Sulfonamides are commonly used in swine medicine. However, numerous resistances have developed against sulfonamides over the years so they can be used with other antimicrobials to potentiate the effect. Trimethoprim potentiates the action of sulfonamides by acting on the same pathway but at a second location. Sulfas are used to treat susceptible bacteria responsible for post-weaning diarrhea, mastitis-metritis-agalactia syndrome or even atrophic rhinitis when it was still an issue in swine production. However, due to the high amount of resistances against these antimicrobials, it is recommended to perform an antibiogram before treatment and to evaluate the evolution of the situation after a few days.
Useful molecules to know in swine medicine:
- Sulfonamides can be used alone or in combination with chlortetracycline in swine.
Mechanism of Action
Sulfonamides and trimethoprim both act the folic acid pathway but at different points creating a sequential inhibition. Sulfonamides act as false substrates for some enzymes of the pathway while trimethoprim competes with another substrate and inhibits another enzyme in the pathway.
Why is folic acid important in the bacterial growth? It is necessary for the synthesis of amino-acids and nucleic acid bases.
Check your learning: Sulfonamides and trimethoprim and mechanism of action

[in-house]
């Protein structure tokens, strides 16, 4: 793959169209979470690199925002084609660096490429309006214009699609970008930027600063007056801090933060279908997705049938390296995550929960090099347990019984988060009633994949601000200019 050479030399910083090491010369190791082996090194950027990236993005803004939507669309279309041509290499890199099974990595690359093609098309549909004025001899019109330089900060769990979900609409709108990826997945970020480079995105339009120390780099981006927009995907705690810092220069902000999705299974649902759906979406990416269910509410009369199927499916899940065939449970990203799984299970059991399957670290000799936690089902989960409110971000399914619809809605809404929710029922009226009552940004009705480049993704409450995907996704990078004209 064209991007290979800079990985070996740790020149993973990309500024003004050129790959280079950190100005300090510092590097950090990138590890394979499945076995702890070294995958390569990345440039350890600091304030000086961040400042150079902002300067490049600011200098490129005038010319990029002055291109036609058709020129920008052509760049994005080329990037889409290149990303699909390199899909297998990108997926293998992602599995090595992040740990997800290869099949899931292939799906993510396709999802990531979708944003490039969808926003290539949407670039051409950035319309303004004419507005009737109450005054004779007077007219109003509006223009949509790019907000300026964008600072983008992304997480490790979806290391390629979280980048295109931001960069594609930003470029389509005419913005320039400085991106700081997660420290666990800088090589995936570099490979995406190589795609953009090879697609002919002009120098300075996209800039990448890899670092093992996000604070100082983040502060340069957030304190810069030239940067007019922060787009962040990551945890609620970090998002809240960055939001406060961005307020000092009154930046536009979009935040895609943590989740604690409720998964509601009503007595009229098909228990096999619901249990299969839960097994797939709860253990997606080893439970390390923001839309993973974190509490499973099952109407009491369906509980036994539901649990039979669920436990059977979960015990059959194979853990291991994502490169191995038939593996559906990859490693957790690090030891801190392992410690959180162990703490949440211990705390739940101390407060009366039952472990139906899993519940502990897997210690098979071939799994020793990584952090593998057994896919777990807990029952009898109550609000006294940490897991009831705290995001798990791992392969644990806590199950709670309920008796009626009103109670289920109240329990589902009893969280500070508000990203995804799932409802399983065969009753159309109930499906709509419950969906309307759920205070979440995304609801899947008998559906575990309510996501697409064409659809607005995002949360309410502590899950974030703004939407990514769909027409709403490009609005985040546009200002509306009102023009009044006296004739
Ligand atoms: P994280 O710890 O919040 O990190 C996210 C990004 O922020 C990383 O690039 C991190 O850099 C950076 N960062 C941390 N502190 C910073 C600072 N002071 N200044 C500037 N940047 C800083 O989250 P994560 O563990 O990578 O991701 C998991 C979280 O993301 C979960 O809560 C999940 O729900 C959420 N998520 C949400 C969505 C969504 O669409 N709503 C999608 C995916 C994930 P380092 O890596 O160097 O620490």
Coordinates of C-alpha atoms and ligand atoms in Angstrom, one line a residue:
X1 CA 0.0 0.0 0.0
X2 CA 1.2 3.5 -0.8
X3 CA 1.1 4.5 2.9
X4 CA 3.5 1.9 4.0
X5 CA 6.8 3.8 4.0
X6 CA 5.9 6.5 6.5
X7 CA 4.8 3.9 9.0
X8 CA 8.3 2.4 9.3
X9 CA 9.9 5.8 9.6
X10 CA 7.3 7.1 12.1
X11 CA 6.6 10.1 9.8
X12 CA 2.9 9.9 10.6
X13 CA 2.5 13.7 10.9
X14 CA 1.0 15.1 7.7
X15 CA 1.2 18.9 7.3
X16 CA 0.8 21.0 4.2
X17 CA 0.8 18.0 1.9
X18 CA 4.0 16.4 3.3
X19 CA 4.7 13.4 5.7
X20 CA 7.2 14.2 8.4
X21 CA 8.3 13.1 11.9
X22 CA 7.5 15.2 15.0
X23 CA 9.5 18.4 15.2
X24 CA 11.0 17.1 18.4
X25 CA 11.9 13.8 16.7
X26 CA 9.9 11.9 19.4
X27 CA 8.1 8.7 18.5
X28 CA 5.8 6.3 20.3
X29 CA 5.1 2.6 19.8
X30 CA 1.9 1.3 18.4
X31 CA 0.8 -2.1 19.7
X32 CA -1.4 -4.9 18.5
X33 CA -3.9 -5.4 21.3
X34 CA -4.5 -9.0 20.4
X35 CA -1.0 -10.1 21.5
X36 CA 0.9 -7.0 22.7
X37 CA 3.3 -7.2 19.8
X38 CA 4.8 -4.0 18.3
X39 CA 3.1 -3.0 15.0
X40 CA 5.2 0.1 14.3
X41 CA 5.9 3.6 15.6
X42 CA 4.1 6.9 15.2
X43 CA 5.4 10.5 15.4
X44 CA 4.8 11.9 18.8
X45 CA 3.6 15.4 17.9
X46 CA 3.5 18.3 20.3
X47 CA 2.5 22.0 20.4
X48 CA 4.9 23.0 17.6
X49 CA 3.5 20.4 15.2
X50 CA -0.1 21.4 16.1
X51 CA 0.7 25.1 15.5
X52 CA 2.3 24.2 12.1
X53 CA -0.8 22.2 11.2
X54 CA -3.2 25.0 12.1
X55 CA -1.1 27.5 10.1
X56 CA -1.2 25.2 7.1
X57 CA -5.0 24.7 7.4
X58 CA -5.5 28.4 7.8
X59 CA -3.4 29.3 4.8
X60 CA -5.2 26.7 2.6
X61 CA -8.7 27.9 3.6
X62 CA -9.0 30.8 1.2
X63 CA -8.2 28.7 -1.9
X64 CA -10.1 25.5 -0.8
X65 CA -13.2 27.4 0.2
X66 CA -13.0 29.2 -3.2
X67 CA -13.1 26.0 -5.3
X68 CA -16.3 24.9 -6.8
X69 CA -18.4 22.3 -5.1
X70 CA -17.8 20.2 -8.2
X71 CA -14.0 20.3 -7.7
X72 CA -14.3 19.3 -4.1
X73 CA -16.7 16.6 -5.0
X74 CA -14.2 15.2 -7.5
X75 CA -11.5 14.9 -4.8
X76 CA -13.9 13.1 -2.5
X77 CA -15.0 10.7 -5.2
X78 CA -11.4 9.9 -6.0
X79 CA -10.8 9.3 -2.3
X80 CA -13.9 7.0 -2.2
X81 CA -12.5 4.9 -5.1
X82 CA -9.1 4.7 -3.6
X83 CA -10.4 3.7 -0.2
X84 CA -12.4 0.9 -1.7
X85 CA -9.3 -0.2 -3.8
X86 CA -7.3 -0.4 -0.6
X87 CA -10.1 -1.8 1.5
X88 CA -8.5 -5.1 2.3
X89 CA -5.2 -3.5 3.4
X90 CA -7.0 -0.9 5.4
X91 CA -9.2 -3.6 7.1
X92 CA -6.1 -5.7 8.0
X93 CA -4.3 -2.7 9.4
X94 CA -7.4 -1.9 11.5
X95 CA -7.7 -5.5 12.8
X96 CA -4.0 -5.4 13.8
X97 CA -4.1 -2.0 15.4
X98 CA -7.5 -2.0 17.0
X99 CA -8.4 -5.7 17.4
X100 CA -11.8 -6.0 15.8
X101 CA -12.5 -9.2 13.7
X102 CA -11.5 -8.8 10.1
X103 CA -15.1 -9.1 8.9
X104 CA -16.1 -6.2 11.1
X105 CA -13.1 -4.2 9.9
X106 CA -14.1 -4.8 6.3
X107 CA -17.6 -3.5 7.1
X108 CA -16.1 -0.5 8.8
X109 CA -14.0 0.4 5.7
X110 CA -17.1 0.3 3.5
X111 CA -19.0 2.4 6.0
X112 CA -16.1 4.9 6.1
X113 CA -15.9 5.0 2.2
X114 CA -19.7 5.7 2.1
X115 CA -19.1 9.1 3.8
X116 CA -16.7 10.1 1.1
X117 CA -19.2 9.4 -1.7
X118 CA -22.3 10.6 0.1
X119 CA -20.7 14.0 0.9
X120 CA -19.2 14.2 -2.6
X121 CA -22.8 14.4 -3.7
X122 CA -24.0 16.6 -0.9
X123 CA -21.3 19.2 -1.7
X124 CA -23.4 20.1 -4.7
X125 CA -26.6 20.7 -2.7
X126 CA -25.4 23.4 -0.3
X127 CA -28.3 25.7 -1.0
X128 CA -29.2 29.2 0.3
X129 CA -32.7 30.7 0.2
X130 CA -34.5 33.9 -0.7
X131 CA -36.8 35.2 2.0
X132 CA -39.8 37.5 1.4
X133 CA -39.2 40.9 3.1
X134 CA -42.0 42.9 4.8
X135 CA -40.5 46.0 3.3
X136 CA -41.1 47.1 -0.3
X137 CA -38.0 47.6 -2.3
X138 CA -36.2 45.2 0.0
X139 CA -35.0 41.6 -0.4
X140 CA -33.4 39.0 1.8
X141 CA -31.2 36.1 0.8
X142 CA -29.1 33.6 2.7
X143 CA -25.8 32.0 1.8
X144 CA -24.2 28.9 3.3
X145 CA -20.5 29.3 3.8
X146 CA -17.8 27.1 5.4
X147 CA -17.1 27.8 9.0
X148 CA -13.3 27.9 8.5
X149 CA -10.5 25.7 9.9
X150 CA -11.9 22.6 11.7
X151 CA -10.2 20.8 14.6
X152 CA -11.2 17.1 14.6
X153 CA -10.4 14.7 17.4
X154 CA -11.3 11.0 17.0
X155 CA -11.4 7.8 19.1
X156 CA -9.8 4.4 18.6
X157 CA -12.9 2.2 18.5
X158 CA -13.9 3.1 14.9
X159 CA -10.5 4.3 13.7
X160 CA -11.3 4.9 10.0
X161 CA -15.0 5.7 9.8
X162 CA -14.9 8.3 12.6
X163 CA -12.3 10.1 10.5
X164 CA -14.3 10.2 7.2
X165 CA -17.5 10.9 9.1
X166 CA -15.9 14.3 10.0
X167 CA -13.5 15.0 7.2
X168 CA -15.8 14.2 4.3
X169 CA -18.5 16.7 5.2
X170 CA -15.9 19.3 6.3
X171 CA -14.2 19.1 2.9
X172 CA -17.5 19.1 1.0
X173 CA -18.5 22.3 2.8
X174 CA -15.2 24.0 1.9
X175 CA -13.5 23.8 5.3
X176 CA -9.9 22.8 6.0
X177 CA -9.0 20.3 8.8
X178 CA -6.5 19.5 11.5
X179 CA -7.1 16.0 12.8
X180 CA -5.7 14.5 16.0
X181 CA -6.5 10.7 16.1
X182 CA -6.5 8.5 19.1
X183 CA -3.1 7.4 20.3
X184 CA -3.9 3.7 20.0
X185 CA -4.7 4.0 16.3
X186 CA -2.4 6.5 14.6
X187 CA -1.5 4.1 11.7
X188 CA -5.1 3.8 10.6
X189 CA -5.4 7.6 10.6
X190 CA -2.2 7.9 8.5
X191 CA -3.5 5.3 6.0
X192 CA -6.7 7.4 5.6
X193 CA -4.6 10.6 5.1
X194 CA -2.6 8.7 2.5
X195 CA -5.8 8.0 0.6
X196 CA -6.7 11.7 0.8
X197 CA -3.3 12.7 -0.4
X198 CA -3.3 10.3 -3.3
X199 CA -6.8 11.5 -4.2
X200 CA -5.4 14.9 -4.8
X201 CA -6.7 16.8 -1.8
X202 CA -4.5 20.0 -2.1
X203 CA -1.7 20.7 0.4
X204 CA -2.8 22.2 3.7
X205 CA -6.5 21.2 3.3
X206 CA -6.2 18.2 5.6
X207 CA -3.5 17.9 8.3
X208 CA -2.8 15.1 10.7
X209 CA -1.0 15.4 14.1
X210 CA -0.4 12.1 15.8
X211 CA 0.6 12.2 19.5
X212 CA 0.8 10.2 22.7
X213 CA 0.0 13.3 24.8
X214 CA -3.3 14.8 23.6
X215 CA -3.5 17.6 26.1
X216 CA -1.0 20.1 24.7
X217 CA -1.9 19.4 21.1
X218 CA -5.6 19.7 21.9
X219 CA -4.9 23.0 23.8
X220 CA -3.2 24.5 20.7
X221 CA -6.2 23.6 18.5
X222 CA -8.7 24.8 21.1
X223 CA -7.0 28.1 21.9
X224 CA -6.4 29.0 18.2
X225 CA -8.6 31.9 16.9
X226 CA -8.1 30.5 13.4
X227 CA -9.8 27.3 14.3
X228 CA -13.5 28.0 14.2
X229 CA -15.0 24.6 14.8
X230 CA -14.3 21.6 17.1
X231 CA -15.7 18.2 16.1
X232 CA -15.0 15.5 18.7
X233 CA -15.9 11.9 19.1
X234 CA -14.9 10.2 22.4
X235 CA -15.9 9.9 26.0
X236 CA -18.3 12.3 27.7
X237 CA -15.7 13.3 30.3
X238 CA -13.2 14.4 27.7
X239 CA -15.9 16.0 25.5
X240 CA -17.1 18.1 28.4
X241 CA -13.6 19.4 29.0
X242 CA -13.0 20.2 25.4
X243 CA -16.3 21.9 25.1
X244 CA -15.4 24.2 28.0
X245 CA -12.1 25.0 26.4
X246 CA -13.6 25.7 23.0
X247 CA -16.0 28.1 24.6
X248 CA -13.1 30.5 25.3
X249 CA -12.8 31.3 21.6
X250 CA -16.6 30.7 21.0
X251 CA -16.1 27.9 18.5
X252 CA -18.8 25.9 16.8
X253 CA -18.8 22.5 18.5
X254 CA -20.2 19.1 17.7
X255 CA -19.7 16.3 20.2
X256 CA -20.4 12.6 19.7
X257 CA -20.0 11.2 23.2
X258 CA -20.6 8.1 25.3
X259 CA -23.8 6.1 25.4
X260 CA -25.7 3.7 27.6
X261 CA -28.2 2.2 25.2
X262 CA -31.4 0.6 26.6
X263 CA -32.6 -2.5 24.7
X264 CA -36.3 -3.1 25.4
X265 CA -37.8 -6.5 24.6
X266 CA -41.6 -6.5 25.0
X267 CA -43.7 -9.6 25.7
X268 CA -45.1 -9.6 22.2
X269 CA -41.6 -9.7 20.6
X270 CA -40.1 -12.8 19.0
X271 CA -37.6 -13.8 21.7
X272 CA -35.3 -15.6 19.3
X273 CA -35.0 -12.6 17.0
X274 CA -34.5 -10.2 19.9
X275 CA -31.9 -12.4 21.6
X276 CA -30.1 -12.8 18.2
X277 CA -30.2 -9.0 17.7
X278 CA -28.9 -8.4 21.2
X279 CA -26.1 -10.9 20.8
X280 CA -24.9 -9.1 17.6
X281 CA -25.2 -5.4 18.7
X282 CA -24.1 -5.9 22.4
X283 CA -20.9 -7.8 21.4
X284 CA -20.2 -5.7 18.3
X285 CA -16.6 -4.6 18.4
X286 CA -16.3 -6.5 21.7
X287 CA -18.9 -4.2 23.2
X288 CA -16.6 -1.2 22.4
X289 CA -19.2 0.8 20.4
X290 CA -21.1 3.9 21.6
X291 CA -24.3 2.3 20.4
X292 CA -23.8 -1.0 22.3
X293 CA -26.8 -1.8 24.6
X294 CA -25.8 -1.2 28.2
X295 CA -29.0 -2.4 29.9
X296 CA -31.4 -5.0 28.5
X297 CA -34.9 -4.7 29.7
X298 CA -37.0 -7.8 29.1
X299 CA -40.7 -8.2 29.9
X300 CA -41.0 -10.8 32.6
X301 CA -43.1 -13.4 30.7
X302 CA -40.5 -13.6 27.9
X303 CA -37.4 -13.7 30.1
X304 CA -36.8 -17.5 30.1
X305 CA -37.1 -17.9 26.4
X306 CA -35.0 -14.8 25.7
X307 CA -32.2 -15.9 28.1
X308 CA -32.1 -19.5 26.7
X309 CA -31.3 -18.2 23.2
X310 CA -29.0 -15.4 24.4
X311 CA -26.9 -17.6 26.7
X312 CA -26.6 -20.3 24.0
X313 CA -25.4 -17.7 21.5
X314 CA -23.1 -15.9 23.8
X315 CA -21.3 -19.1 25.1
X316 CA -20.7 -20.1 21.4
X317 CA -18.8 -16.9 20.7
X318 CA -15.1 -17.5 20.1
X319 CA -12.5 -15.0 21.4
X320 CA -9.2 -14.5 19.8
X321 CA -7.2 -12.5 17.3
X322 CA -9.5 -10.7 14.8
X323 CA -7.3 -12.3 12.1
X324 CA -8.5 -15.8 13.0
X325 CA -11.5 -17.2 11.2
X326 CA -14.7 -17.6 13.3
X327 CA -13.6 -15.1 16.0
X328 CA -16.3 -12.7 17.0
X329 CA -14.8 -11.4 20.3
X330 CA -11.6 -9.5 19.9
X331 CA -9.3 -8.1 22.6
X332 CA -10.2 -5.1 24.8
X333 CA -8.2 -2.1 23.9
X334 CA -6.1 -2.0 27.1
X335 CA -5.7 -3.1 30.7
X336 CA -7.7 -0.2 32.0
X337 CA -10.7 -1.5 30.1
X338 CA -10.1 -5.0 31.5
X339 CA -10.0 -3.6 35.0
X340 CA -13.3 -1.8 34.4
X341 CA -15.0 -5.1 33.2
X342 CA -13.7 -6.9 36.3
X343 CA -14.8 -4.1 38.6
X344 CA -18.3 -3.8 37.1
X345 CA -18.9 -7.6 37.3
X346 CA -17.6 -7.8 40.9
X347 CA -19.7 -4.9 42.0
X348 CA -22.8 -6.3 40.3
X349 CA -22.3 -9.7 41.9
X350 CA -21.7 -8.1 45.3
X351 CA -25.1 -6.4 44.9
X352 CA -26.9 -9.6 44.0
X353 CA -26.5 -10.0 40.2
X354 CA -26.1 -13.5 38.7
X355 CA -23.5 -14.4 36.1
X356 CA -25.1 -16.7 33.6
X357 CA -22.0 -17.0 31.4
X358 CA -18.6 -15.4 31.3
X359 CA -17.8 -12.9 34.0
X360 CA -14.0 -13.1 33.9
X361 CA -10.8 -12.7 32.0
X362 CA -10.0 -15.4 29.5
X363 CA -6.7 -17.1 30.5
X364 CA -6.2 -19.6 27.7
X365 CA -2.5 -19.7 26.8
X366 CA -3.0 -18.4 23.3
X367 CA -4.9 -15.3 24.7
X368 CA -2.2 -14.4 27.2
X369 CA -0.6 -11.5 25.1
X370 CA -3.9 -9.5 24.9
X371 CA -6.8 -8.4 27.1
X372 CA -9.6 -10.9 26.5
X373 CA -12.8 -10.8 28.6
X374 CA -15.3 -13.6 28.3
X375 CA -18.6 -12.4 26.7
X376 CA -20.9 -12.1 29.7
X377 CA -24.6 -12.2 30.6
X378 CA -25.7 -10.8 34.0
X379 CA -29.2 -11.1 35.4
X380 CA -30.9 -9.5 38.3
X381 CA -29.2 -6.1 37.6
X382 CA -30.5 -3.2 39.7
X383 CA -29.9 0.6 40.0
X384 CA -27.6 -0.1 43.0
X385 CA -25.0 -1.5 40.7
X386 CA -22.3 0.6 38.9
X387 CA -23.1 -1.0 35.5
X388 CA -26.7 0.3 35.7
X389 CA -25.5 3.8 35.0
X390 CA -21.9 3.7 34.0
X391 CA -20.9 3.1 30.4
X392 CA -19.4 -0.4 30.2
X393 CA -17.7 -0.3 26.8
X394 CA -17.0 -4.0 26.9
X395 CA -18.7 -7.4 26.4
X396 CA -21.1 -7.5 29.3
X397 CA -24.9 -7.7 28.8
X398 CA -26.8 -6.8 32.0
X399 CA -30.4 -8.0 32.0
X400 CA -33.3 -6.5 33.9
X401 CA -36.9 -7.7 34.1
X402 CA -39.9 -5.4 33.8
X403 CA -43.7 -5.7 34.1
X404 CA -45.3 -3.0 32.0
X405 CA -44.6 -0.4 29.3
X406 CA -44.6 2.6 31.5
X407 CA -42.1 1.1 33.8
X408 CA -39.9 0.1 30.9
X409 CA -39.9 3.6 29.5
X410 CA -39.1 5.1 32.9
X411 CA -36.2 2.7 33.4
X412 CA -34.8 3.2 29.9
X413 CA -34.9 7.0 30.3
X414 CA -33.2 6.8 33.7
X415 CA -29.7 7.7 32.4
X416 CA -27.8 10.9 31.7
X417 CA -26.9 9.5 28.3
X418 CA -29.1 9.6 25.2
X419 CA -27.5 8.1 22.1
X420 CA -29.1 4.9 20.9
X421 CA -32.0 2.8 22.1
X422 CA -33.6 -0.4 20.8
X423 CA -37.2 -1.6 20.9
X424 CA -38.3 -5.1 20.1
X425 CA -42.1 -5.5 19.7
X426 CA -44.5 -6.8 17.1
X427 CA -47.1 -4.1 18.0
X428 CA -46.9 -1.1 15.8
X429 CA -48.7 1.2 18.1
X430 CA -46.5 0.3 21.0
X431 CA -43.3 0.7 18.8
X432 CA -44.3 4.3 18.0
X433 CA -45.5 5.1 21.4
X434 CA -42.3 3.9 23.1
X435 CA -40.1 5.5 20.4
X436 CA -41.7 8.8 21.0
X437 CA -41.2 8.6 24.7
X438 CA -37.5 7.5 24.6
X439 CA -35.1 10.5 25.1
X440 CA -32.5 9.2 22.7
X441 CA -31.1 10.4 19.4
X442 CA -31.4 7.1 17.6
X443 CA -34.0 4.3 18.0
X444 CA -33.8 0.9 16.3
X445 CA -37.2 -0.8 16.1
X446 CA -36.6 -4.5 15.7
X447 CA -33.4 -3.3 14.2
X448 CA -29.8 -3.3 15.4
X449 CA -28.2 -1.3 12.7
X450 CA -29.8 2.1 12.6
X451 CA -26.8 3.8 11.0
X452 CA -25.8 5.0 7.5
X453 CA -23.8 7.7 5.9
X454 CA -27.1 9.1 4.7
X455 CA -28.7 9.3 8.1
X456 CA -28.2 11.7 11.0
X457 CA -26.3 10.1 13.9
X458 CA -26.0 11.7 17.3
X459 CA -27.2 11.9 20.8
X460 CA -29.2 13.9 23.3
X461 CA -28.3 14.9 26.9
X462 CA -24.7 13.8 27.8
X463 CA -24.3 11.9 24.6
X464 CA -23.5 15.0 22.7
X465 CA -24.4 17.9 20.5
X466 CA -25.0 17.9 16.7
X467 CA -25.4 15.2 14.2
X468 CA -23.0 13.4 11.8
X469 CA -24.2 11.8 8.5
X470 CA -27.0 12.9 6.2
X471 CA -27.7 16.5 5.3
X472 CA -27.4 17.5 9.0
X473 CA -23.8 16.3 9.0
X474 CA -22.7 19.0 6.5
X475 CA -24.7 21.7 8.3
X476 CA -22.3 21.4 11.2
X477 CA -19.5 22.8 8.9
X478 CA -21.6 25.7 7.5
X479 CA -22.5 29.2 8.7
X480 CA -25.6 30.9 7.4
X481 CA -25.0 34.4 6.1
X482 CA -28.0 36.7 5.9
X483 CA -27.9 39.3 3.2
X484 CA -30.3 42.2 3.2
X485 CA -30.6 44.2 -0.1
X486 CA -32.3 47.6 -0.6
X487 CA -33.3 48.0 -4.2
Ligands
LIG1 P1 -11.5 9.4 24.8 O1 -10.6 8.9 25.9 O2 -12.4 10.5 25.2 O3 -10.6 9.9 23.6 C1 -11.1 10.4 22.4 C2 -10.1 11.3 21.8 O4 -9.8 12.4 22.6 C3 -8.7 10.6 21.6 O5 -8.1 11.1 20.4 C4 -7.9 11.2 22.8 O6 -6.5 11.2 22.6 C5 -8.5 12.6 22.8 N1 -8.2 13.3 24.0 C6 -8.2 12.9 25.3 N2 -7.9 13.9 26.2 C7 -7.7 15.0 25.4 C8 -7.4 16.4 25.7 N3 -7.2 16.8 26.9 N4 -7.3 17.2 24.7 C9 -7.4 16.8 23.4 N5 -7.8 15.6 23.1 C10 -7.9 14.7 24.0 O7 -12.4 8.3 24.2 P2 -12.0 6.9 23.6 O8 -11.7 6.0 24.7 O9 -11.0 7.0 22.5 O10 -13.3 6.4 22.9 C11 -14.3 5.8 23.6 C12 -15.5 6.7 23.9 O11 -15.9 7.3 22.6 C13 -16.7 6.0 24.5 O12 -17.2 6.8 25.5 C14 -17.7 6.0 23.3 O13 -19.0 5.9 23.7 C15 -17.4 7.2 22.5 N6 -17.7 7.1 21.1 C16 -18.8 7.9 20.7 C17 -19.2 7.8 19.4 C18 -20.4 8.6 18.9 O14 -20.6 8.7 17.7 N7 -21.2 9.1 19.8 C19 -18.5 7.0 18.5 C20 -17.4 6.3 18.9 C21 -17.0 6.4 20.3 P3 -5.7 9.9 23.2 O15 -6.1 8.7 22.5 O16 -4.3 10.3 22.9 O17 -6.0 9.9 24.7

The spectrum of these antimicrobials is moderate and even further limited by the extent of the bacterial resistances. Both Gram + and Gram – bacteria are susceptible if they do not host resistances. Mycoplasma spp. and Enterococcus are intrinsically resistant. Sulfonamides and trimethoprim are usually not effective against intracellular pathogens. Eukaryotic cells are not susceptible to these molecules because they do not create folic acid, it is provided through nutrition. (Remember the vitamins pregnant women need to take to ensure a healthy development of the fetus: folic acid is one of the most important components!).
Sulfonamides a weak acidic, water soluble molecules whereas, trimethoprim is a weak lipophilic base. The combination of the two has a good bioavailability and highly binds to plasma protein.
Sulfonamides and trimethoprim have a moderate volume distribution but have a good tissue penetration.
Sulfonamides and trimethoprim undergo phase I and phase II metabolism in the liver and are filtered at the glomerulus and excreted in the urine. Sulfonamides usually have a shorter half-life but large variation have been observed between patients.
Sulfonamides with or without trimethoprim are relatively safe to use in swine. Mild diarrhea can be noted if the used dose is high. Extra attention should be paid to withdrawal time because sulfonamide residues have been found at the processing plant.
Resistances against sulfonamides are common. They can affect the antimicrobial process in different ways. Some mutations modified the structure of the enzyme in the folic acid pathway, preventing sulfonamides to bind and compete against the original substrate. Other mechanisms include increasing the number of enzymes or decreasing drug penetration into the bacterial cell.
Sulfonamides are used in combination with other bacteriostatic time dependent antimicrobials such as chlortetracycline. If the bacteria is sensitive to both sulfonamides and trimethoprim, that is another synergy that can be used.